Brothers Bert and John Jacobs took a simple idea — that an optimistic attitude can make a real difference in the world — and turned it into a global business selling apparel and accessories in the United States and 30 other countries. The brothers’ success is characterized by the same entrepreneurial values upheld by Northeastern and so many of its alumni: innovation, perseverance, self-confidence, passion and commitment. They designed their first T-shirt in 1989. Today, they run a $100 million business and plan to expand its offerings and reach as a global brand. The Life is good Festivals have also raised more than $4 million since 2004 to help kids overcome life-threatening challenges such as violence, illness and extreme poverty.
Rashida Manjoo is a lawyer, teacher, activist and public servant who has worked globally for women’s rights in classrooms, courtrooms, legal clinics and at the United Nations. Since 2009, she has served as the United Nations Human Rights Council’s Special Rapporteur on Violence Against Women, documenting abuse and calling attention to nations that fail to comply with international standards on the human rights of women. She brings the same expertise and influence to the International Criminal Court, as a member of the advisory board to the court’s Women’s Initiatives for Gender Justice.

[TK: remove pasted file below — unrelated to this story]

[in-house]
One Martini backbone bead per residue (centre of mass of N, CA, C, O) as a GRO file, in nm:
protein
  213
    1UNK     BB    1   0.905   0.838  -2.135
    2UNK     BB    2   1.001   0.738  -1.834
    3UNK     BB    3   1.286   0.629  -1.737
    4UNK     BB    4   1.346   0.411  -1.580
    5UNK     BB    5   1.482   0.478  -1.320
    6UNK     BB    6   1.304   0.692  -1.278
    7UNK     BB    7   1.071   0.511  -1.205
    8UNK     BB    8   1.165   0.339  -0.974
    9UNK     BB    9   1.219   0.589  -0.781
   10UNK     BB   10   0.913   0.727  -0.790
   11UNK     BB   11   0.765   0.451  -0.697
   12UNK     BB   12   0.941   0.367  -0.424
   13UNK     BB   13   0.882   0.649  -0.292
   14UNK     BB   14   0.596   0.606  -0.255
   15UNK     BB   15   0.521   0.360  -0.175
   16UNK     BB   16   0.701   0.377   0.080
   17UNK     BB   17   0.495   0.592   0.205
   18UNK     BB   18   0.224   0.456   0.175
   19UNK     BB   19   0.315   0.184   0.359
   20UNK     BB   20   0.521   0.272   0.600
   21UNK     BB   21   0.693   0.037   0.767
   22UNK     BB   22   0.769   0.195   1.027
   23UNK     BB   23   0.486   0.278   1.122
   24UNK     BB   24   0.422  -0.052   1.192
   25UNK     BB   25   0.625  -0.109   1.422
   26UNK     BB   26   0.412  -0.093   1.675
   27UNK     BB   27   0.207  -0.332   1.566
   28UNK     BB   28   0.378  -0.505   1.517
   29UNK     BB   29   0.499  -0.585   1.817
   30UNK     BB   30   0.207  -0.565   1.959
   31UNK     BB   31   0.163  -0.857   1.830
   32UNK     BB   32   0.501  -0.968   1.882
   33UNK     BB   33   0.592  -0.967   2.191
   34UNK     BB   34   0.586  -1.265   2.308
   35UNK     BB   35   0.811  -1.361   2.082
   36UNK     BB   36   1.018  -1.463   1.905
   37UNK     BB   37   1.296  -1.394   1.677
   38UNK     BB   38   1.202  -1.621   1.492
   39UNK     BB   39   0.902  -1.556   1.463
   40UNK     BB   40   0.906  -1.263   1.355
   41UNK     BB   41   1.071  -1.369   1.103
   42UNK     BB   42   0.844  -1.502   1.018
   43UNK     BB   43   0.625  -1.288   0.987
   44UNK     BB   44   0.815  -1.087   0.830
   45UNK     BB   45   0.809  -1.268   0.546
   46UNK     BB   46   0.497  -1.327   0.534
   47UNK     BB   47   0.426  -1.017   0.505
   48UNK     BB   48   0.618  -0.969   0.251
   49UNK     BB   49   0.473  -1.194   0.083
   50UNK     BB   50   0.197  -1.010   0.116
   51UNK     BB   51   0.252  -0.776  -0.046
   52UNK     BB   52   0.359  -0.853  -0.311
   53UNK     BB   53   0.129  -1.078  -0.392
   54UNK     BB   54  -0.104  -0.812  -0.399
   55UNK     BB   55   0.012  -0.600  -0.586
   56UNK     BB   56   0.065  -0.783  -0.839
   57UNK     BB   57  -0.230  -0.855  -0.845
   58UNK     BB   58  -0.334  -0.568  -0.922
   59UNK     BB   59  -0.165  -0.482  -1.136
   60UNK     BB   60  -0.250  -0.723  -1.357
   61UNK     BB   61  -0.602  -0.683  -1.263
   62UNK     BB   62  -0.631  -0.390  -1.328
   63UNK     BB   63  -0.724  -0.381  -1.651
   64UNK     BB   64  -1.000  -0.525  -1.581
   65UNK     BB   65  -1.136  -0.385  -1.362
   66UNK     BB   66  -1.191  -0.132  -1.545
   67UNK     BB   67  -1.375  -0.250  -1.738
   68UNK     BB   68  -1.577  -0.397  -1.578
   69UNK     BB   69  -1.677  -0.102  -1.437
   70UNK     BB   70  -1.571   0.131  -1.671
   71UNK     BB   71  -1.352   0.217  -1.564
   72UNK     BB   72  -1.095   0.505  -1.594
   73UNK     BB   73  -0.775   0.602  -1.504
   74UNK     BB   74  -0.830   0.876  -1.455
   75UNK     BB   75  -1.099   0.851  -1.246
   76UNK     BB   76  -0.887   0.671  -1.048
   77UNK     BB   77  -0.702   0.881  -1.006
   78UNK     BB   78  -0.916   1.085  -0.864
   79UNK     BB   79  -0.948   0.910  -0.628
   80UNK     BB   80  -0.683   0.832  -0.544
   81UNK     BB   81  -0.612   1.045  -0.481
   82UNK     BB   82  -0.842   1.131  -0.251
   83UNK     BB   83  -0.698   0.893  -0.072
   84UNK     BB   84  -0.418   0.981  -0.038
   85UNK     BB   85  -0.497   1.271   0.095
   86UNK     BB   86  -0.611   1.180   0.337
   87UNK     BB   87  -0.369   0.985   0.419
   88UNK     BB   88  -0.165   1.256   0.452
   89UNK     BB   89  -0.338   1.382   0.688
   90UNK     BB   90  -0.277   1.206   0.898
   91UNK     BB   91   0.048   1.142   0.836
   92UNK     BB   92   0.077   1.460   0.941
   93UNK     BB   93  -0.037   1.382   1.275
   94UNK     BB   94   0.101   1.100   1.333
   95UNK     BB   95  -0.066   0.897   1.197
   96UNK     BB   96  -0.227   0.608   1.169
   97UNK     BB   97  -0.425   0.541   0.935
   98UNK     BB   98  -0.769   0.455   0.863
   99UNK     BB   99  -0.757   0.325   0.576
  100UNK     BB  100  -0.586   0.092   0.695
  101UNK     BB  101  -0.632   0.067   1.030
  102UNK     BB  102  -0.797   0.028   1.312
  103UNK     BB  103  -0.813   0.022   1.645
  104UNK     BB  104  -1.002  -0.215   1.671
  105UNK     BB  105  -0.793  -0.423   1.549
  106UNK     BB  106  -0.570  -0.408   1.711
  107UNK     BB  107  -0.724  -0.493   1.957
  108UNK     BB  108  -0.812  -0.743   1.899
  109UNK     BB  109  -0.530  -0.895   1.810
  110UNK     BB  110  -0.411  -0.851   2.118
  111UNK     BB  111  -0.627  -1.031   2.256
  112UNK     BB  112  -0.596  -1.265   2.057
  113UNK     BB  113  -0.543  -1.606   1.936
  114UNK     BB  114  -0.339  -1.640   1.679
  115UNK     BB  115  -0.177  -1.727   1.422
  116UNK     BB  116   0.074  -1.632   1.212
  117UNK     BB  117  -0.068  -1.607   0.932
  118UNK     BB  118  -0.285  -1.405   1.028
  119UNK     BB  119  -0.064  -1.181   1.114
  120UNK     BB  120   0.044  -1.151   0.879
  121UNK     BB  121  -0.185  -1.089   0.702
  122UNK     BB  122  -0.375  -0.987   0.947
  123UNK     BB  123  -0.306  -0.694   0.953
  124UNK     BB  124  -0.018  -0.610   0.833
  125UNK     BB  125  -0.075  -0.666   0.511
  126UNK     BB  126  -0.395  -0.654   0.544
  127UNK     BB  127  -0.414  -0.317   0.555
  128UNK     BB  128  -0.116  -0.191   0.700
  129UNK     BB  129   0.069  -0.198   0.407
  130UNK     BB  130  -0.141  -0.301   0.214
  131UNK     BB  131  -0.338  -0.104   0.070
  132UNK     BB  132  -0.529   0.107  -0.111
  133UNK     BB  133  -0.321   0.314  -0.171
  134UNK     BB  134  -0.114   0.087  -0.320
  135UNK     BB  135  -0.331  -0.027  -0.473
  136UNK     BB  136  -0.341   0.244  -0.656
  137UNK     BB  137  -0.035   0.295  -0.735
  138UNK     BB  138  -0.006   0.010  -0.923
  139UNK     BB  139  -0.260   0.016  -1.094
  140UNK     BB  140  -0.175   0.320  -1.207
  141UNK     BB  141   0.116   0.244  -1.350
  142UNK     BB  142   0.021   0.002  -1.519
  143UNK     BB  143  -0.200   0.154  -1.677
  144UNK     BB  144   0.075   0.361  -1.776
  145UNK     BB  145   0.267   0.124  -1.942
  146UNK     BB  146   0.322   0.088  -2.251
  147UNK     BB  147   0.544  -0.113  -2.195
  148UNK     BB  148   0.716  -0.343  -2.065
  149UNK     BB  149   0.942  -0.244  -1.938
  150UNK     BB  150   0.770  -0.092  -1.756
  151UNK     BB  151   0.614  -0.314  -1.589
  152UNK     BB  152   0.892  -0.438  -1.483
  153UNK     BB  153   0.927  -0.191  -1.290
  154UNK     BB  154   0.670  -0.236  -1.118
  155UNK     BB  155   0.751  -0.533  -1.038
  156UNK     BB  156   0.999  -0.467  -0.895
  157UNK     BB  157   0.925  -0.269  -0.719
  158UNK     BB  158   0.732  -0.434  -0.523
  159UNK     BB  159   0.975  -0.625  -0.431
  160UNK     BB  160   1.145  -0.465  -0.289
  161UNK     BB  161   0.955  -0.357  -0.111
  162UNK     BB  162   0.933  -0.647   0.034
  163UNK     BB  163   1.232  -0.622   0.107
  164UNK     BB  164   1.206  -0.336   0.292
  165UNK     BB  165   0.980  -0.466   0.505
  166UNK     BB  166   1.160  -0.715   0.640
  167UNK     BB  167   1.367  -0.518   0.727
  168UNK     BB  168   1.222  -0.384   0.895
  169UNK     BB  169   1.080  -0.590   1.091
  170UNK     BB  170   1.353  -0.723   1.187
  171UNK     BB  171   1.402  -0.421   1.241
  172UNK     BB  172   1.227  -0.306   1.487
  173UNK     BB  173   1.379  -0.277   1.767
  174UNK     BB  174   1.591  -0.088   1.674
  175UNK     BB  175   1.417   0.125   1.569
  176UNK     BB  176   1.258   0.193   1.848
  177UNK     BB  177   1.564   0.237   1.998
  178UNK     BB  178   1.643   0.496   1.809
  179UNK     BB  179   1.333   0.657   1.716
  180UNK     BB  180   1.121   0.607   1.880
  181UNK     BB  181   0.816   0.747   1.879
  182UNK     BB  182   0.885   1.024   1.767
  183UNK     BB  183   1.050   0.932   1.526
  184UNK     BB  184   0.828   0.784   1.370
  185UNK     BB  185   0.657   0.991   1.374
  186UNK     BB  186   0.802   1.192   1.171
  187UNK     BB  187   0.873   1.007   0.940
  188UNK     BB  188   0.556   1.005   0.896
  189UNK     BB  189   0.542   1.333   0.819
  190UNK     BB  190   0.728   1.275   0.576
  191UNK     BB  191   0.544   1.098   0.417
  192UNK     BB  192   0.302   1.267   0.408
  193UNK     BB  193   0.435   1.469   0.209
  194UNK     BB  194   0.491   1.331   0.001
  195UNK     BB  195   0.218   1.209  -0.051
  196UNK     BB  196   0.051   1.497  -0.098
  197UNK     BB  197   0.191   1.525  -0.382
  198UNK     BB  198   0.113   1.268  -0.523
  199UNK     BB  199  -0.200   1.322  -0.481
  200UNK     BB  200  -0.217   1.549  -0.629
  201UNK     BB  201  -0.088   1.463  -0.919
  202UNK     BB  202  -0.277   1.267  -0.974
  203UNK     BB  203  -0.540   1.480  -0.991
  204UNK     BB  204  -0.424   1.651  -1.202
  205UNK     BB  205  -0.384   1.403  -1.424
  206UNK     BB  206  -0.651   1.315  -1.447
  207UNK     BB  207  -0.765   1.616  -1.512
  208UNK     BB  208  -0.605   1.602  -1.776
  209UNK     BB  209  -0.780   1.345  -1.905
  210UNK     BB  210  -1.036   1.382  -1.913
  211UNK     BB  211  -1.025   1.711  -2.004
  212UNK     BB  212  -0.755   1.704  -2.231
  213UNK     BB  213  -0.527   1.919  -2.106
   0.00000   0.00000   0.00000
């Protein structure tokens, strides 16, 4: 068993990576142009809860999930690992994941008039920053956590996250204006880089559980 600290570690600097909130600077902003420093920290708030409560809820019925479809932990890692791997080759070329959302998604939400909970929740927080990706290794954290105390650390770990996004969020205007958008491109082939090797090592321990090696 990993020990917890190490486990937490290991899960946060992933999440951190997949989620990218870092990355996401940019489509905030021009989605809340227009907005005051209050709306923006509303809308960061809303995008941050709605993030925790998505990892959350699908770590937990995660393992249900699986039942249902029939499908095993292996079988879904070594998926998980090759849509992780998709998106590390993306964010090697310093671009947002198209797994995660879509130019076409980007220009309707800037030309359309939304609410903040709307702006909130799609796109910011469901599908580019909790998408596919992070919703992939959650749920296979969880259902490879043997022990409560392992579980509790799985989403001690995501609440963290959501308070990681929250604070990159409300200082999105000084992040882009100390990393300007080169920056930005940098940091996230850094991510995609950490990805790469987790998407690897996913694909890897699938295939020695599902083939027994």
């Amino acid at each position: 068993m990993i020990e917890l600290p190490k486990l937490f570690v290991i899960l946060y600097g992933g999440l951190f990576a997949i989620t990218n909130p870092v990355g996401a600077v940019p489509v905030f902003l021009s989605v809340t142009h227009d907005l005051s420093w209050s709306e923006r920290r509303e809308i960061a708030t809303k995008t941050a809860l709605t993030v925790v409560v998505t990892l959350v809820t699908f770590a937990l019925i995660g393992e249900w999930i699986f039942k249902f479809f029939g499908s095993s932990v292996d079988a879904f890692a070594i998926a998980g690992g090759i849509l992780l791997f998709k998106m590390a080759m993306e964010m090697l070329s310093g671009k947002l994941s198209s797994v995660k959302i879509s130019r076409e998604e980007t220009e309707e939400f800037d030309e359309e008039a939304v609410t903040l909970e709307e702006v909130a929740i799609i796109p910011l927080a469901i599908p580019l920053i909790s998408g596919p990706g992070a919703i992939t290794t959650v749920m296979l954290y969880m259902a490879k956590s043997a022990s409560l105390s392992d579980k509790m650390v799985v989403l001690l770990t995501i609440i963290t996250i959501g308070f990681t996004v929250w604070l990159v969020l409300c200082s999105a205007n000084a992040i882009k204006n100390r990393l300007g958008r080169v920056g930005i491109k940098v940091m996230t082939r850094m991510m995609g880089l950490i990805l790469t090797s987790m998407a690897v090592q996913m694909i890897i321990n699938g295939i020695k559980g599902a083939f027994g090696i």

An associate professor of public law at the University of Cape Town and an advocate of the High Court of South Africa, Manjoo helped enshrine the rights of women in her native country’s constitution, leading the development of the Women’s Charter, which detailed women’s constitutional rights.
Undergraduate commencement ceremony will be held at TD Garden on Friday, May 6, at 10:30 a.m.
Afternoon ceremony for advanced degree recipients will take place at Northeastern’s Matthews Arena on Friday, May 6, at 3:30 p.m.
School of Law commencement will take place at Northeastern’s Matthews Arena on Friday, May 27, at 1 p.m.